In a seldom quoted study, Harold C. Baldry makes the claim that pre-Sokratic cosmology was influenced by early medical beliefs in embryology, not extant today but preceding the later extensive interest in Hippokratic writings in the subject.98 Indeed, many “primitive” cultures resemble the creation of the world with the creation of a fetus. Baldry examines the extant pre-Sokratic texts, showing how certain terms and ideas in Anaximander and the Pythagoreans make the most sense if they are seen in the context of contemporary interest in embryology.99 The methodological problem is that we do have some fragments of texts of the pre-Sokratics, but no medical texts remain that are prior to the Hippokratic corpus. The focus of the Corpus Hippocraticum, though, on embryology, and indeed the great focus on this subject by most “primitive” peoples (the development of the fetus and the cosmic egg), leads Baldry to conclude that previous ideas, studies, and works on embryology must have circulated at the time of the pre-Sokratics.100 The foremost work on embryology in the Hippokratic corpus, On the Nature of the Child, is dated to around 420 BC.101 Iain M. Lonie, commenting on the text, writes that chapter 12 is Archaic in style and has a parallel in Empedokles.102 Lonie adds that the author’s theory that heat combined with moisture produces breath and, once breath has been produced in the embryonic mass, it forces an exit is modelled on commonly accepted theories, present among others in Anaximander.103 Lonie states that, as for the account of the formation of the embryo, the general model is the egg, a model, which, he writes, is probably found in Anaximander, and: “There are good grounds for supposing that the same model was applied by the pre-Socratics to the larger process of cosmogony.”104 Here, he does not comment on the hypothesis of Baldry, but indeed one wonders whether sixth-century doctors did not look for the obvious analogy of the egg when trying to explain human procreation. Another parallel is the concept of humors, often believed to have sprung from the pre-Sokratic notion of the four elements.105 Regimen I, II and III of the late fifth and early fourth centuries BC are other Hippokratic texts where a strong pre-Sokratic influence has been seen, to quote J. Wilkins, as “synthesized in a complex and sometimes confusing form.”106 Hypothetically, these texts did not only draw on separate pre-Sokratic writings, but intellectual concepts present in Classical Greece and earlier, which many traditions, medical as well as philosophical, could make use of. Lonie believes that the humors are as old as medicine itself and present already in Egyptian medicine and can be seen in the notion of bile and phlegm in the oldest Greek medical texts.107 On the other hand, when commenting on the relation between On the Nature of the Child and pre-Sokratic texts, Lonie makes the general assumption that the pre-Sokratics were the first to produce a theory, such as Empedokles’ theory on the growth of nails, which was then re-shaped by other pre-Sokratics and later appeared in the text concerning the growth of hair.108 It is not known in which intellectual context Empedokles formed his theory, but it is possible that he was influenced by early medical concepts of the time. As the medical profession was well established and even divided into two specialties (surgery and internal medicine) by the sixth century, and cupping instruments were depicted as mark of identification by 500 BC, medical ideas on balancing the flow of blood must have circulated before the Hippokratic texts were written. It is likely that the fifth-century Hippokratic interest in embryology and humors was preceded by an interest in the same subject in the medical theory of the sixth century. Procreation is at the center of any society if it is going to survive. Homer described Egypt as a source of pharmaka.109 One obvious source of influence concerning medical knowledge and theory would be Egypt, as Lonie also acknowledges. Elizabeth Craik has argued that Cyrene, founded in 630 BC, served as a hub for the spread of Egyptian skills and ideas (alongside trade goods) to Greece.110 Her analysis of the Hippokratic text On the Organ of Sight (De videndi acie), a surgical manual, places it close to an Egyptian tradition, related to Places in Man, dated around 500 BC.111 She argues that it was probably not written by a native Greek speaker and, interestingly, that the author had affiliations with Alkmaion of Kroton and Empedokles, sharing the interest in the function of the eye. If an Egyptian doctor, drawing on a tradition dating back at least 1000 years,112 came to South Italy, wrote a medical treatise in Greek, and shared ideas with Alkmaion, there existed arguably a two-way communication on medical theory. Literacy, of course, was a factor without which these new ideas would not have been systematized, transmitted, or spread. Additionally, something which is harder to define played a role, a market for medical science. A market entails a buyer, and a buyer has an expectancy of the product which is sold. In other words, if the medical discourse and the ubiquity of doctors influenced ideas on the nature of the world, why could they not also have influenced the perception of divine healing? Might it be that the great spread of medical healing among the general public changed the conception of and expectations of healing and that this new conception also spilled over into the sphere of religious healing?113 It is possible that Greek doctors influenced the religious sphere in how to imagine a healer and also how to imagine cures.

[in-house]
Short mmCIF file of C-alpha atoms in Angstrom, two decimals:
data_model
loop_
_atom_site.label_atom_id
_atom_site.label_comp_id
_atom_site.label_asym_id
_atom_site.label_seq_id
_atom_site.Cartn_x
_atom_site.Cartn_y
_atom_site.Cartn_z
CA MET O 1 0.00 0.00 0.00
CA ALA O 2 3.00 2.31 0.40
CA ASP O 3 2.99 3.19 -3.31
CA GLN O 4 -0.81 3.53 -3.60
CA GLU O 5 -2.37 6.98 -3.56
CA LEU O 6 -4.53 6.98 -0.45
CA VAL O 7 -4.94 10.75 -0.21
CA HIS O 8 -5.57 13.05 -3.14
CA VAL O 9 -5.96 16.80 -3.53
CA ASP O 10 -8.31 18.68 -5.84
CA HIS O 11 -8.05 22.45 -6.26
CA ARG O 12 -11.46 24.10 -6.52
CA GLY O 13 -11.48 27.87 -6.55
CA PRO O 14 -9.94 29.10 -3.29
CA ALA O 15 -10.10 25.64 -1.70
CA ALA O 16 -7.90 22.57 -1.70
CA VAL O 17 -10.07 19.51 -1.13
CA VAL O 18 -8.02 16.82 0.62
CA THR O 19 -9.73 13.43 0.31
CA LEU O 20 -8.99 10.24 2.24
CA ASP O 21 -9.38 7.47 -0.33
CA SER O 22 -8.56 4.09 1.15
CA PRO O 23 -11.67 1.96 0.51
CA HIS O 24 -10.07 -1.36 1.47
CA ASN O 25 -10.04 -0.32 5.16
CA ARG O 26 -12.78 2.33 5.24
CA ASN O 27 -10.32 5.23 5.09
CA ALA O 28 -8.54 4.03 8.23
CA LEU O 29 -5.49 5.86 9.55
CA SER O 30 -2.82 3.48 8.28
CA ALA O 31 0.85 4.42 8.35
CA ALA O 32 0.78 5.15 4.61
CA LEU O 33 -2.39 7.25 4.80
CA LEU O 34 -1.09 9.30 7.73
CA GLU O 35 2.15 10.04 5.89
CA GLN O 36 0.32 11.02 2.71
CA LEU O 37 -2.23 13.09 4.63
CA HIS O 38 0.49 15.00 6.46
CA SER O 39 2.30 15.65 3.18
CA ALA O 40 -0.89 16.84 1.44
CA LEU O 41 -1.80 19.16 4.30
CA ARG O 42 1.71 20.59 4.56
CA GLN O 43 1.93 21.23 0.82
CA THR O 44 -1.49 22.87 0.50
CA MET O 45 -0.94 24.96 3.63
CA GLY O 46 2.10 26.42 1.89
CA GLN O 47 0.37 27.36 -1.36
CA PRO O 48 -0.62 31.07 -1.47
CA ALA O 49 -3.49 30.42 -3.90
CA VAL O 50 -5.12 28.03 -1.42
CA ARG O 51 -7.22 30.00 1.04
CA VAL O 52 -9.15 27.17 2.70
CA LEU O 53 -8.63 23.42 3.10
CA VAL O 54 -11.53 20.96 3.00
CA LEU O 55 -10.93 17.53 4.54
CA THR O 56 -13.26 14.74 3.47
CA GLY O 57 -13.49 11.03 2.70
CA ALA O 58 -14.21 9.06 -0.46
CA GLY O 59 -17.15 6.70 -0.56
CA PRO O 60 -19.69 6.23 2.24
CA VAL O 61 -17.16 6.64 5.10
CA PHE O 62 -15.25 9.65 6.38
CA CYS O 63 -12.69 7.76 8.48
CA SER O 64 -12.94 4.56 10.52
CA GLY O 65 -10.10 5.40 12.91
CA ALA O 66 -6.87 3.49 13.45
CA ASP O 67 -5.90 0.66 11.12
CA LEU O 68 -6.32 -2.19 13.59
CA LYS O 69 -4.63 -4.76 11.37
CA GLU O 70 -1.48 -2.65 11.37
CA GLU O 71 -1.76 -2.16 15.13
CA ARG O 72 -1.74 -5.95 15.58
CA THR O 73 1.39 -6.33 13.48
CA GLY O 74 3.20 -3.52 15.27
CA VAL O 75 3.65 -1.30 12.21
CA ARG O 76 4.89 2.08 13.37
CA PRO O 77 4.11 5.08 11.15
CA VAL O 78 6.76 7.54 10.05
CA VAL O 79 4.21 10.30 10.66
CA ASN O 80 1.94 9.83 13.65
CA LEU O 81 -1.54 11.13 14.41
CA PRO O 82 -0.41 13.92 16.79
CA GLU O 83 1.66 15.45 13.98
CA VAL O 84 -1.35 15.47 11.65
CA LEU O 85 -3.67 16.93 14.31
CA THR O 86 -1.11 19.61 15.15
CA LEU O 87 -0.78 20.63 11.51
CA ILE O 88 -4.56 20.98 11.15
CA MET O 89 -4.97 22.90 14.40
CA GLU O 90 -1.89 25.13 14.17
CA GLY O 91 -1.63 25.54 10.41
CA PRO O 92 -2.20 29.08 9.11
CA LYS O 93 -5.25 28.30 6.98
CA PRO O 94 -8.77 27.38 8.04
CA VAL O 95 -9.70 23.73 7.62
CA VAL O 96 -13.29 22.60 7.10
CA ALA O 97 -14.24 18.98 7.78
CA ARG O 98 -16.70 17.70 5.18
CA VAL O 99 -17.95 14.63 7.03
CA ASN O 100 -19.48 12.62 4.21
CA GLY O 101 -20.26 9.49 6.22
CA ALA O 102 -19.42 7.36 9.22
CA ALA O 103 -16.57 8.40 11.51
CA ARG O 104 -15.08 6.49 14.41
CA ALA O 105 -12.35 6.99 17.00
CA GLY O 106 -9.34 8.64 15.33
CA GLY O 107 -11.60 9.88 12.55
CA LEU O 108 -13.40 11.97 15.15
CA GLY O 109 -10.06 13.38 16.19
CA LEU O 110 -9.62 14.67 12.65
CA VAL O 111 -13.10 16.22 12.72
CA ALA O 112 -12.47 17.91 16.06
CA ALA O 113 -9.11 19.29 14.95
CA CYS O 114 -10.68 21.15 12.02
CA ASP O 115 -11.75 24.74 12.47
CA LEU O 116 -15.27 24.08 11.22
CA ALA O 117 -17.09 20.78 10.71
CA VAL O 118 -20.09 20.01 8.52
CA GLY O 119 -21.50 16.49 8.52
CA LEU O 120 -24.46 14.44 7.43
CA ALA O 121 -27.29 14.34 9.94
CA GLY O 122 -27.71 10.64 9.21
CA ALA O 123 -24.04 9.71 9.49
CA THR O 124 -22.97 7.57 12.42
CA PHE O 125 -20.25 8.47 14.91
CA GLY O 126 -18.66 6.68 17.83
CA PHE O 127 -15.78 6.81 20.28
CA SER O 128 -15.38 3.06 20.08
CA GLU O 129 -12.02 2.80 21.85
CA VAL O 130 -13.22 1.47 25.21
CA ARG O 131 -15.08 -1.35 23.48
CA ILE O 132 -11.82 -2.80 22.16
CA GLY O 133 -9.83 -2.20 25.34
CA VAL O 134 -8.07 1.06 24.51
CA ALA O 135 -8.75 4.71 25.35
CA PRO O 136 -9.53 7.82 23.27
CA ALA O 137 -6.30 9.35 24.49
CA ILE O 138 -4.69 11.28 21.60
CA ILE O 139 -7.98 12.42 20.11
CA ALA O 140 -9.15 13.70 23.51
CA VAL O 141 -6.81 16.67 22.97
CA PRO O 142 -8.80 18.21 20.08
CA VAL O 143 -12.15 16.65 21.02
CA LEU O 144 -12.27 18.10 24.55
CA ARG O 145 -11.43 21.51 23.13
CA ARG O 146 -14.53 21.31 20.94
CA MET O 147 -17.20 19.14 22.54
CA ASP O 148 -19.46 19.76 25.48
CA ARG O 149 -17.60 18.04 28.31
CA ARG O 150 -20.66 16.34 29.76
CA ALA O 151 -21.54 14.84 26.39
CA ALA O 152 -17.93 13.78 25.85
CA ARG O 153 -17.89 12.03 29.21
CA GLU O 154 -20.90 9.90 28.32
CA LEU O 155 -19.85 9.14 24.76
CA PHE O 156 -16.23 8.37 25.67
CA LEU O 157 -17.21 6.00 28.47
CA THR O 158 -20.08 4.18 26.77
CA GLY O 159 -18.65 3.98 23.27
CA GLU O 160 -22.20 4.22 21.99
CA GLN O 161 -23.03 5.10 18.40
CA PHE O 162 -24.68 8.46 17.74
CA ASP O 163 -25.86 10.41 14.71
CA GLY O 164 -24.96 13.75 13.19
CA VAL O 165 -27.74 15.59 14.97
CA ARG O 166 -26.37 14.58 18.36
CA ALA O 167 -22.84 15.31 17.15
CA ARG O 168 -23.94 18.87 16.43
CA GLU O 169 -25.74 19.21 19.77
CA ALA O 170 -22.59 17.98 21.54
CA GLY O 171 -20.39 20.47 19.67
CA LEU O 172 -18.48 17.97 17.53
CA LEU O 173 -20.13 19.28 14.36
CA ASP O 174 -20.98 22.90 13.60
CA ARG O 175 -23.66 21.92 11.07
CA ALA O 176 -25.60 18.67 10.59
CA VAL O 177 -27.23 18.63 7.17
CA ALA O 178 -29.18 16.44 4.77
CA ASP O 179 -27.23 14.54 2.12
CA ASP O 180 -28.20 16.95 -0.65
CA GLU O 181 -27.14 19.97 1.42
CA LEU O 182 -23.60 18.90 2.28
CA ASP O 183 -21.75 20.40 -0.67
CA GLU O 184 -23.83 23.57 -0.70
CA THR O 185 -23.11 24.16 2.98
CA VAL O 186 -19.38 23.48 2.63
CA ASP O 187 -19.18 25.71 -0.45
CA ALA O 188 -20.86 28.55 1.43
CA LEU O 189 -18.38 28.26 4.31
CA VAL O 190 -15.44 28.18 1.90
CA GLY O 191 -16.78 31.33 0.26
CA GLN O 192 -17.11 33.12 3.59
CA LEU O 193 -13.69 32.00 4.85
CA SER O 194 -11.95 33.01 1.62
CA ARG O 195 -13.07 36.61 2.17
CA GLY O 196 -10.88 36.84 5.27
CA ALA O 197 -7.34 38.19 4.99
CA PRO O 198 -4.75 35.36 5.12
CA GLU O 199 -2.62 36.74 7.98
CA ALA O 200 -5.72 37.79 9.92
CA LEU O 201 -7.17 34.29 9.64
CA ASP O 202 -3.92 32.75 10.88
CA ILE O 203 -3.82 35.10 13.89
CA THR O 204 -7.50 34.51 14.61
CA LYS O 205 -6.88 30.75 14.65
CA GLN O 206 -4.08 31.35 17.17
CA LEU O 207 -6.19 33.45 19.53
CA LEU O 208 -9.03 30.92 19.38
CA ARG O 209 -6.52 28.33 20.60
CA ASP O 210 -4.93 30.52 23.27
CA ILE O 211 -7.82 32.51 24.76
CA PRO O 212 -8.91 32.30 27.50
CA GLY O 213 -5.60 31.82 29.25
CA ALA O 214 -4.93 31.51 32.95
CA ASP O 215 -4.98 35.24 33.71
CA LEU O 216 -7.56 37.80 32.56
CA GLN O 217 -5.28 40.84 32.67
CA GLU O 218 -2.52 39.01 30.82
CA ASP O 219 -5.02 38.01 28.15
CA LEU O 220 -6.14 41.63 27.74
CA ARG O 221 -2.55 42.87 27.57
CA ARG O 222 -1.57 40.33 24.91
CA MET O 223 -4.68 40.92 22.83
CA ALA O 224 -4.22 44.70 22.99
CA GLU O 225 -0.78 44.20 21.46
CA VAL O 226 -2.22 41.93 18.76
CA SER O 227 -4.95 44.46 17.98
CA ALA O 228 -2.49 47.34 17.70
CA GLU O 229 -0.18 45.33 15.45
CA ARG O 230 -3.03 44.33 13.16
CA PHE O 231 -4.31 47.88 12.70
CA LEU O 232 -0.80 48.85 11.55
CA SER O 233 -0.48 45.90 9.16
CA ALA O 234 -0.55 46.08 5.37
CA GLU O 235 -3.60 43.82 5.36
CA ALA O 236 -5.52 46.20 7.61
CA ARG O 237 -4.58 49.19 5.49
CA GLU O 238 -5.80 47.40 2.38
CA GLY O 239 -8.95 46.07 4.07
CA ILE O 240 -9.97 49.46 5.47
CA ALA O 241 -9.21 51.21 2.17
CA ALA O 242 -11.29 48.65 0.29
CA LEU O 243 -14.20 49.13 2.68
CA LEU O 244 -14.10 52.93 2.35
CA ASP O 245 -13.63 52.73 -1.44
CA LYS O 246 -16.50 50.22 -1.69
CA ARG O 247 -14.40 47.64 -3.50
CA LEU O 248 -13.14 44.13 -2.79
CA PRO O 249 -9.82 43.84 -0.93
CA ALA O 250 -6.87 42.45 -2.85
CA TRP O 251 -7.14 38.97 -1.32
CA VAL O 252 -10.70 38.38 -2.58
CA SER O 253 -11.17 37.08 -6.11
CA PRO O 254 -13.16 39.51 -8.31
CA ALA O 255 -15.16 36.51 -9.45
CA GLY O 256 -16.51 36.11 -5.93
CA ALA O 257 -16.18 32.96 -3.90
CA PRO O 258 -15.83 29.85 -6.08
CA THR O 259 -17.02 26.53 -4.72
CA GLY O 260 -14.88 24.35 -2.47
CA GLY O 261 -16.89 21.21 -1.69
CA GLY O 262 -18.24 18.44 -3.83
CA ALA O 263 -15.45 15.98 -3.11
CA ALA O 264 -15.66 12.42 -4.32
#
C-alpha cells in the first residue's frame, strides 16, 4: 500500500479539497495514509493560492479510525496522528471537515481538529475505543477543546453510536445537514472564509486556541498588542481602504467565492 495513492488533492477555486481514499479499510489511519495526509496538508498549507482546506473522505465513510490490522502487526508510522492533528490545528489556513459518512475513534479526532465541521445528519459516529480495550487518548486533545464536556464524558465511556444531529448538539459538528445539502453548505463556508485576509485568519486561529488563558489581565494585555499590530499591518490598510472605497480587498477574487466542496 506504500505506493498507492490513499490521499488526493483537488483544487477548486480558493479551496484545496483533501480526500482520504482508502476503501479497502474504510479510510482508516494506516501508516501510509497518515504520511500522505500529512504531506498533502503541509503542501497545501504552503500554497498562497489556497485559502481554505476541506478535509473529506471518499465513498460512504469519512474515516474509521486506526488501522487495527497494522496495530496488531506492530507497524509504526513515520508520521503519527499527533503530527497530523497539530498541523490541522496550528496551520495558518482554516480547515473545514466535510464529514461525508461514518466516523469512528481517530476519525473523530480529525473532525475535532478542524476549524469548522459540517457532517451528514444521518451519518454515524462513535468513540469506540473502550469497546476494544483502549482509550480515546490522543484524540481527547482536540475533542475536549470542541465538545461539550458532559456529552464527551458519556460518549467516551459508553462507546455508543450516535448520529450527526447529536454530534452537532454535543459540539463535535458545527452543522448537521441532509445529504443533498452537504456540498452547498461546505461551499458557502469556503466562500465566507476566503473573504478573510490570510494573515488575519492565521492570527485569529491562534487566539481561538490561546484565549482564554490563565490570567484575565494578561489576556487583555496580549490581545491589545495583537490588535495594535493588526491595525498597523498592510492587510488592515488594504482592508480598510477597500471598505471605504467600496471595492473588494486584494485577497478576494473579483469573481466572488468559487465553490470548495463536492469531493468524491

8 Concluding Remarks